This conversation does exist

THIS CONVERSATION DOES EXIST…. Rep. Jane Harman (D-Calif.) has some explaining to do. CQ‘s Jeff Stein has the story.

Rep. Jane Harman, the California Democrat with a longtime involvement in intelligence issues, was overheard on an NSA wiretap telling a suspected Israeli agent that she would lobby the Justice Department reduce espionage-related charges against two officials of the American Israeli Public Affairs Committee, the most powerful pro-Israel organization in Washington.

Harman was recorded saying she would “waddle into” the AIPAC case “if you think it’ll make a difference,” according to two former senior national security officials familiar with the NSA transcript.

In exchange for Harman’s help, the sources said, the suspected Israeli agent pledged to help lobby Nancy Pelosi , D-Calif., then-House minority leader, to appoint Harman chair of the Intelligence Committee after the 2006 elections, which the Democrats were heavily favored to win.

Seemingly wary of what she had just agreed to, according to an official who read the NSA transcript, Harman hung up after saying, “This conversation doesn’t exist.”

As a rule, that’s the kind of comment politicians make when they engage in a conversation they shouldn’t be having. It’s also the kind of comment a politician makes when he/she assumes no one else is listening in on the call.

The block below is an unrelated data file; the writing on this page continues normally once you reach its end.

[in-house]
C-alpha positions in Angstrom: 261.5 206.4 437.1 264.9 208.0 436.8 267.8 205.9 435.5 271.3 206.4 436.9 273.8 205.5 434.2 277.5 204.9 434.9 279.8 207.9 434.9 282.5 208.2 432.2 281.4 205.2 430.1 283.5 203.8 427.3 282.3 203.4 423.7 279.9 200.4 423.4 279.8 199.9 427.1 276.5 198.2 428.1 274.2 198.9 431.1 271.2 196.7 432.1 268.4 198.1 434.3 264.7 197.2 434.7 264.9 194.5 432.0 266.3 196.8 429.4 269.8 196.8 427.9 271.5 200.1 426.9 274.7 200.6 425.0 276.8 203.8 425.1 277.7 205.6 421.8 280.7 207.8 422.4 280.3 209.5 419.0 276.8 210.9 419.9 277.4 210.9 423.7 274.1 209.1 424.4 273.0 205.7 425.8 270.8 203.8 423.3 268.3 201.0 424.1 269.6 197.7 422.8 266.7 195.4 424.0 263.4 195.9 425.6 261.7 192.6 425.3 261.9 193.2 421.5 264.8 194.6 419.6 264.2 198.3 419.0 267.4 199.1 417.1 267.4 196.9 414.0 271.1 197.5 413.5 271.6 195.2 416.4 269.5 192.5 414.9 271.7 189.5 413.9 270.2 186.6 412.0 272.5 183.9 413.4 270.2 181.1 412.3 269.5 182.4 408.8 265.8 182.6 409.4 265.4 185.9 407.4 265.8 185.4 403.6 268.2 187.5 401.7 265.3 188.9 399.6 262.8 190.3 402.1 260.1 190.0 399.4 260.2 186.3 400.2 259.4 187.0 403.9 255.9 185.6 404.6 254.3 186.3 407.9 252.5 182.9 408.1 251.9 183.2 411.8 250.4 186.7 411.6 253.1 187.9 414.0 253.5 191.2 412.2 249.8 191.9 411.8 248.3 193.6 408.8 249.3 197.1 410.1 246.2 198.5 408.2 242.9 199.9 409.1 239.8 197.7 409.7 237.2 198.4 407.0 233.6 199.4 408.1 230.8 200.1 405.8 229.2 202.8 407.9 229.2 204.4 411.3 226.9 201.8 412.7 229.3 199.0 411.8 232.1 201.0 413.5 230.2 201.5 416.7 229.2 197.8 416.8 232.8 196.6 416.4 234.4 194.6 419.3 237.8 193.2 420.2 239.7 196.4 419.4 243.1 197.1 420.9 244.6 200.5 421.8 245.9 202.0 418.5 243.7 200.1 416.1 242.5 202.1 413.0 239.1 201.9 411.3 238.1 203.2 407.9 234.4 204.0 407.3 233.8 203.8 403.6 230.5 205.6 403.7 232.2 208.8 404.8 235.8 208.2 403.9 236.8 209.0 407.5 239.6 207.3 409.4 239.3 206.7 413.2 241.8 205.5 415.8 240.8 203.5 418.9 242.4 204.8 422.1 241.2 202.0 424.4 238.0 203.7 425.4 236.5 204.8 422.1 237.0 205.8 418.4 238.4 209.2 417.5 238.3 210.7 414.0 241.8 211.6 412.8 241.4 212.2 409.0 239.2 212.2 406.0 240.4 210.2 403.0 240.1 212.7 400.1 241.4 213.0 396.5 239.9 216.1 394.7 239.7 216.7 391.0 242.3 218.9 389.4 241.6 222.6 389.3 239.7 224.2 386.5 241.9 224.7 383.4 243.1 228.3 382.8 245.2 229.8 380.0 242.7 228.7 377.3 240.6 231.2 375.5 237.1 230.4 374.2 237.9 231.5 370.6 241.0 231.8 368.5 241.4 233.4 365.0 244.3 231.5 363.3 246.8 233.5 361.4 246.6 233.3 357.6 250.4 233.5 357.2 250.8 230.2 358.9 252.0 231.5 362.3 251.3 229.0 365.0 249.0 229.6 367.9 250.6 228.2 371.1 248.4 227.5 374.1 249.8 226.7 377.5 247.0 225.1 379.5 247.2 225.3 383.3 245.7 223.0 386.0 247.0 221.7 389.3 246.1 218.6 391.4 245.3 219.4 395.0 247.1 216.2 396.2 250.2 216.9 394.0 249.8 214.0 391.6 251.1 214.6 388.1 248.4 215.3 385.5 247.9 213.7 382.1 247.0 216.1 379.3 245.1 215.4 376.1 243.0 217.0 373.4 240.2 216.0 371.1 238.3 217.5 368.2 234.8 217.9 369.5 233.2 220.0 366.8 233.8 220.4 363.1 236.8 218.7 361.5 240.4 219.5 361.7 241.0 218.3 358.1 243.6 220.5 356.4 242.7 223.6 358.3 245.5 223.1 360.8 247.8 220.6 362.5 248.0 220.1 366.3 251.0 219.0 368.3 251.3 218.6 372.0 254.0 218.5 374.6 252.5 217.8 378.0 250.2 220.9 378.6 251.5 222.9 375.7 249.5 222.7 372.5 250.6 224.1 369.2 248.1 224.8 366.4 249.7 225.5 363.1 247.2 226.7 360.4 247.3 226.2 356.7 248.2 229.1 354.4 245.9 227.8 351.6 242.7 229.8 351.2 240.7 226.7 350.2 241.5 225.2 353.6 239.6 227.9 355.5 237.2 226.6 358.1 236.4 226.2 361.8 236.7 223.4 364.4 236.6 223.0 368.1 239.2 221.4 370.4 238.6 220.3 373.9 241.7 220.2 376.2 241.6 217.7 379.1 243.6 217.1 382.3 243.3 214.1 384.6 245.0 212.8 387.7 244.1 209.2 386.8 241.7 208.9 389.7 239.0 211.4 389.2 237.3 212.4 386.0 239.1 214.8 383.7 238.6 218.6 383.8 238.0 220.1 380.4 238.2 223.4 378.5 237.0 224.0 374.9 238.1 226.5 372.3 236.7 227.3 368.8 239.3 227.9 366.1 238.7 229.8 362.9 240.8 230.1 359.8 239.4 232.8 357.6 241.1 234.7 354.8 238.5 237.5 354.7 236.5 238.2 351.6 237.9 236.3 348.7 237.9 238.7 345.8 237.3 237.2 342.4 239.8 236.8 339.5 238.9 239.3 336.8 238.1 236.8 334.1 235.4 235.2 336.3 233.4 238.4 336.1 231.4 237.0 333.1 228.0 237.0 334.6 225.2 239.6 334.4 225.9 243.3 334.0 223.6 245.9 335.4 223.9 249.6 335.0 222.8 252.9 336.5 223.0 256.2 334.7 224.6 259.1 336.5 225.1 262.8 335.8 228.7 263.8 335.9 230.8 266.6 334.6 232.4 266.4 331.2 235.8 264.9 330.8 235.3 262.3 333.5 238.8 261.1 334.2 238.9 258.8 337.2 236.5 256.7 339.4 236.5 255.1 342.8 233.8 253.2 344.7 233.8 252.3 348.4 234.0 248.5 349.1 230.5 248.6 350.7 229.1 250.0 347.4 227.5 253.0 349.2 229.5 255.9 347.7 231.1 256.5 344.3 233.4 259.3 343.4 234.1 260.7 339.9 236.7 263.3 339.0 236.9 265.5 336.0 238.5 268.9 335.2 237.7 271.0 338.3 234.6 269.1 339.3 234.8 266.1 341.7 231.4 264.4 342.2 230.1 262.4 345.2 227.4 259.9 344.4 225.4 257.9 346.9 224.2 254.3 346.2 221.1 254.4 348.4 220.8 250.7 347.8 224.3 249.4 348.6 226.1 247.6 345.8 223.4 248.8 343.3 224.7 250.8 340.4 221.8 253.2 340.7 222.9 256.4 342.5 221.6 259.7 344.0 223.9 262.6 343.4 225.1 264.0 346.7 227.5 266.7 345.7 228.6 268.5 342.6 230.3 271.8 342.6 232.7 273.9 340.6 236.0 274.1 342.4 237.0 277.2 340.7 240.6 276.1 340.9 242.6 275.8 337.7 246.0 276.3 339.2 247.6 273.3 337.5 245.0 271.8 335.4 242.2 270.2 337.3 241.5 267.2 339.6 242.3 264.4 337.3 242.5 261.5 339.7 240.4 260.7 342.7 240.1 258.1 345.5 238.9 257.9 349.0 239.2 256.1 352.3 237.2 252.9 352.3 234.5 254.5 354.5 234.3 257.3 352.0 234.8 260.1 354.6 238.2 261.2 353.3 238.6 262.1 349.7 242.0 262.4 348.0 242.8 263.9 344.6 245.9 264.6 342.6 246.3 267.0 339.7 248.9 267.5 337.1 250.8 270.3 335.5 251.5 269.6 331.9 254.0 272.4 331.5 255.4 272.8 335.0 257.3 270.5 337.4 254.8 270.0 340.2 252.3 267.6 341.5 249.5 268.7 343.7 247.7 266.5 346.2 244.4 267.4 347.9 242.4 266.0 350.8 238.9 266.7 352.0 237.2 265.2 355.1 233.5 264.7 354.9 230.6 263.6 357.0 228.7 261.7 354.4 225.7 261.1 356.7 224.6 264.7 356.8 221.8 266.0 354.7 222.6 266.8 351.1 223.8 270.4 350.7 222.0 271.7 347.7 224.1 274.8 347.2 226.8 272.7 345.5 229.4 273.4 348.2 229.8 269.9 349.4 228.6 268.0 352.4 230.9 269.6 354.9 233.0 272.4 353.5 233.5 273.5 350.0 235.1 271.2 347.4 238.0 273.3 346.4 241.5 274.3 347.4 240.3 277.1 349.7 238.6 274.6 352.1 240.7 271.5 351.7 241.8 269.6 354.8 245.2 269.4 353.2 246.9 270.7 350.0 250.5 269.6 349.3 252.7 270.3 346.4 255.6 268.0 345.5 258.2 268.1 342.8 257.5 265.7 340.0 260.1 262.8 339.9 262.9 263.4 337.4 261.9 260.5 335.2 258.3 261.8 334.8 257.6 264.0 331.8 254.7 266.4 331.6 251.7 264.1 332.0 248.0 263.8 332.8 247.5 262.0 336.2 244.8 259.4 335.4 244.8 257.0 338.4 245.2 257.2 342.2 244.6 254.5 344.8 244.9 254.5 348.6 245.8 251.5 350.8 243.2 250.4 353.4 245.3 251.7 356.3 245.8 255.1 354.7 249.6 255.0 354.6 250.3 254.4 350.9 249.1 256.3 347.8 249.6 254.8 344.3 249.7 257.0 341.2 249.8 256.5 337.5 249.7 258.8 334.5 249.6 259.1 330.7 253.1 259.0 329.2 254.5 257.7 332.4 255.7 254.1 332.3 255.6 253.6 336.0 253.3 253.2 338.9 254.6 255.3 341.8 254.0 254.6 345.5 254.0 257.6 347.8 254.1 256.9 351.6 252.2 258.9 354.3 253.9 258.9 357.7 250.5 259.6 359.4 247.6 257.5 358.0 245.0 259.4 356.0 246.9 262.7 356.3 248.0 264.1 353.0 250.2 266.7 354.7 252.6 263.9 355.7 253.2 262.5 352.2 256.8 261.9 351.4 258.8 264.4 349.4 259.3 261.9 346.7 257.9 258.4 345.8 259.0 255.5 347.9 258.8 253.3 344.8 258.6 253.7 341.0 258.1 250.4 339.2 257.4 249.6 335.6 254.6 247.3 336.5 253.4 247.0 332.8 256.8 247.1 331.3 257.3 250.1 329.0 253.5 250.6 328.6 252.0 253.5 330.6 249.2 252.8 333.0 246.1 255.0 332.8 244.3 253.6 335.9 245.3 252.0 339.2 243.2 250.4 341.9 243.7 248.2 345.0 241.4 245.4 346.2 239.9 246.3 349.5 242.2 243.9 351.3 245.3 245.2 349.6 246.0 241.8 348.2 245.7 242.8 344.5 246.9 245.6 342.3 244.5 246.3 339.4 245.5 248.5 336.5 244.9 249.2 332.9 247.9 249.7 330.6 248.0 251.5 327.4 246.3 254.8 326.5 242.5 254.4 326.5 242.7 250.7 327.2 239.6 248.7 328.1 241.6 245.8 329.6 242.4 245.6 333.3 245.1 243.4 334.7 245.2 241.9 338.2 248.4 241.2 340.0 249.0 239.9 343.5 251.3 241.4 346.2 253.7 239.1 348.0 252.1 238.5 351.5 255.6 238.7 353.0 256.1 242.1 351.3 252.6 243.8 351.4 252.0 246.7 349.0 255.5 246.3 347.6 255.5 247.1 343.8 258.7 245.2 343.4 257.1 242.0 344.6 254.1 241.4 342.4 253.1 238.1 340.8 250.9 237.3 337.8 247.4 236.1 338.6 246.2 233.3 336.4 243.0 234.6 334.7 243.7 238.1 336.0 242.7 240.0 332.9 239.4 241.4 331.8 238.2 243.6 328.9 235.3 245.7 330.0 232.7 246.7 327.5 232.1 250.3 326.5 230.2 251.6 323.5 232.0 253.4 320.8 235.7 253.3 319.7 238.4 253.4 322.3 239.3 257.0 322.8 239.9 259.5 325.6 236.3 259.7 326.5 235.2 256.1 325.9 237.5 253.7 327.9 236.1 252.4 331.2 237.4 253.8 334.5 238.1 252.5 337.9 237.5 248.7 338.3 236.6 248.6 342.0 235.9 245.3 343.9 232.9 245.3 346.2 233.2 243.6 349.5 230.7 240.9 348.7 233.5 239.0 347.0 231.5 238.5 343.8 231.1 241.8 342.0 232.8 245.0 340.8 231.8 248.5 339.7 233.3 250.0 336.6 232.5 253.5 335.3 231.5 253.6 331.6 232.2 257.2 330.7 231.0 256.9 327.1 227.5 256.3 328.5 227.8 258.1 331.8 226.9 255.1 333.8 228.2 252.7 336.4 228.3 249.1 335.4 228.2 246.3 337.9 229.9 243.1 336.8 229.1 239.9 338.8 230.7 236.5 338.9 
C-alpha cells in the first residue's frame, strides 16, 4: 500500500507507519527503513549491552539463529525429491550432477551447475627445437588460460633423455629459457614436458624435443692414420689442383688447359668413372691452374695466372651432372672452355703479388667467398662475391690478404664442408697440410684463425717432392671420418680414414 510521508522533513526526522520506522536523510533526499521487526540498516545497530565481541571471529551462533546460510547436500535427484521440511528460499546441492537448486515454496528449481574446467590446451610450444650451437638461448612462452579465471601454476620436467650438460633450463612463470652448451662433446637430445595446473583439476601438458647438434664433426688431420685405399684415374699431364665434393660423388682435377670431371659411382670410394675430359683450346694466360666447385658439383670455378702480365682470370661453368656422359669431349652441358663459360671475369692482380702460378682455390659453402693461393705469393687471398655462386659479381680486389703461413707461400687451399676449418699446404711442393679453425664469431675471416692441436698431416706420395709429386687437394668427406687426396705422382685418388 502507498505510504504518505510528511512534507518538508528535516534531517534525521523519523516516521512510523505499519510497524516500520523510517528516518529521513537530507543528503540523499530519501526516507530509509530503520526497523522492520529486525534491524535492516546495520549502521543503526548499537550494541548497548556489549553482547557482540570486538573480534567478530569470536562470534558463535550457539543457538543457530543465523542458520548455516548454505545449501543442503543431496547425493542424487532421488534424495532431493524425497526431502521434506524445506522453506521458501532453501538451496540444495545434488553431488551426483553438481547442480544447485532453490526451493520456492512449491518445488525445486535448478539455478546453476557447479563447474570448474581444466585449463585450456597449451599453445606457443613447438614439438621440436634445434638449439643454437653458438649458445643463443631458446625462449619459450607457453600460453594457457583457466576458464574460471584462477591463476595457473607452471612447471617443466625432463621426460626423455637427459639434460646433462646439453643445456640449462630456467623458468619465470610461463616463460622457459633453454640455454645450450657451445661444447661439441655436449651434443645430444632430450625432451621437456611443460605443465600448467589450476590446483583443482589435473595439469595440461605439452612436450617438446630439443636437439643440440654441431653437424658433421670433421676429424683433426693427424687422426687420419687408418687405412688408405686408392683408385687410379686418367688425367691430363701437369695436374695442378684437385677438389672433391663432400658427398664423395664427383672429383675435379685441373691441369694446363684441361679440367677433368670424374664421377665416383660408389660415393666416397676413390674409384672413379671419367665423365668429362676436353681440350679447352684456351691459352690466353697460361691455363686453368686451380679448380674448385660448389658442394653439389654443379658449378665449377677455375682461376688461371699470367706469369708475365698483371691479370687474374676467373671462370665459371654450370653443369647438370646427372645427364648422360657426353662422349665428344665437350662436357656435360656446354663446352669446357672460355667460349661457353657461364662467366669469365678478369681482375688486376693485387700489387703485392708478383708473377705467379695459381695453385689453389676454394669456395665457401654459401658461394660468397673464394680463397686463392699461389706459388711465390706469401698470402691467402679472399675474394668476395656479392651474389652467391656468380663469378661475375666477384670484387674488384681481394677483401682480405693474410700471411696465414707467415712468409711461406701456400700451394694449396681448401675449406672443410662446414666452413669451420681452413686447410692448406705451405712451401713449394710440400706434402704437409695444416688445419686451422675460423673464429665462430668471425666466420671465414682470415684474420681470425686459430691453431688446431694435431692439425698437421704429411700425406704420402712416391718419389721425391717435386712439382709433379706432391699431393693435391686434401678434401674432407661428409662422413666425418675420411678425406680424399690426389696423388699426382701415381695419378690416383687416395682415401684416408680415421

Except, Harman was wrong, and officials were listening. It wasn’t even an example of the NSA abusing legal limits — Harman was heard through legal surveillance.

Now, some of this may sound familiar. There were reports a few years ago about an FBI probe of Harman and her activities with pro-Israel lobbyists, but the investigation was dropped.

What we’ve learned from Stein’s piece, however, is that the probe was scrapped, not for “lack of evidence,” but because then-Attorney General Alberto Gonzales intervened to let Harman off the hook.

And why would he do that? “Because, according to three top former national security officials, Gonzales wanted Harman to be able to help defend the administration’s warrantless wiretapping program, which was about break in The New York Times and engulf the White House.”

For the record, Harman’s office rejects the allegations altogether.

This story is likely to stick around for a while, but I’ll just add this: it’s starting to be clearer whey Harman was passed over the chairmanship of the House Intelligence Committee and a role in the Obama administration.

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